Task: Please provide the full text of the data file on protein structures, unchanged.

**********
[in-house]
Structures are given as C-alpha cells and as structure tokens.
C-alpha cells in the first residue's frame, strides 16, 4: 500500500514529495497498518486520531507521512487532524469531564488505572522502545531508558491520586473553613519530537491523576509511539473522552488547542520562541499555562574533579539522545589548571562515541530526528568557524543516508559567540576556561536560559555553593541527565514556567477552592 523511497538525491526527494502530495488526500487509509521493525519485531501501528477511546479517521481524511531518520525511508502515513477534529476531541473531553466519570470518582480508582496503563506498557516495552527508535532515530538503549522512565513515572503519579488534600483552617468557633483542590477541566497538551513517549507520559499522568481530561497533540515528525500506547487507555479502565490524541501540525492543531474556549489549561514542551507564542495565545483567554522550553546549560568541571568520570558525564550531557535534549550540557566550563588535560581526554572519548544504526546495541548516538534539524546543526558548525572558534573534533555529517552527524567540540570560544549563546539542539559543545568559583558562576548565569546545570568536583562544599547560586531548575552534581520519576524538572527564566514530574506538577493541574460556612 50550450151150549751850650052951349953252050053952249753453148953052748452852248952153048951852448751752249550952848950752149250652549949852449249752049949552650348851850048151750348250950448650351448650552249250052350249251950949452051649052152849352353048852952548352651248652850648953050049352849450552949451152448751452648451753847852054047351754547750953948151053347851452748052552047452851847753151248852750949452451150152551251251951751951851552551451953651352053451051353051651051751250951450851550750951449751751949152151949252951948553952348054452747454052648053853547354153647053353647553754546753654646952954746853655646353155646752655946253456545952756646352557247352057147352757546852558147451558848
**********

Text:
[in-house]
Structures are given as C-alpha cells and as structure tokens.
C-alpha cells in the first residue's frame, strides 16, 4: 500500500514529495497498518486520531507521512487532524469531564488505572522502545531508558491520586473553613519530537491523576509511539473522552488547542520562541499555562574533579539522545589548571562515541530526528568557524543516508559567540576556561536560559555553593541527565514556567477552592 523511497538525491526527494502530495488526500487509509521493525519485531501501528477511546479517521481524511531518520525511508502515513477534529476531541473531553466519570470518582480508582496503563506498557516495552527508535532515530538503549522512565513515572503519579488534600483552617468557633483542590477541566497538551513517549507520559499522568481530561497533540515528525500506547487507555479502565490524541501540525492543531474556549489549561514542551507564542495565545483567554522550553546549560568541571568520570558525564550531557535534549550540557566550563588535560581526554572519548544504526546495541548516538534539524546543526558548525572558534573534533555529517552527524567540540570560544549563546539542539559543545568559583558562576548565569546545570568536583562544599547560586531548575552534581520519576524538572527564566514530574506538577493541574460556612 50550450151150549751850650052951349953252050053952249753453148953052748452852248952153048951852448751752249550952848950752149250652549949852449249752049949552650348851850048151750348250950448650351448650552249250052350249251950949452051649052152849352353048852952548352651248652850648953050049352849450552949451152448751452648451753847852054047351754547750953948151053347851452748052552047452851847753151248852750949452451150152551251251951751951851552551451953651352053451051353051651051751250951450851550750951449751751949152151949252951948553952348054452747454052648053853547354153647053353647553754546753654646952954746853655646353155646752655946253456545952756646352557247352057147352757546852558147451558848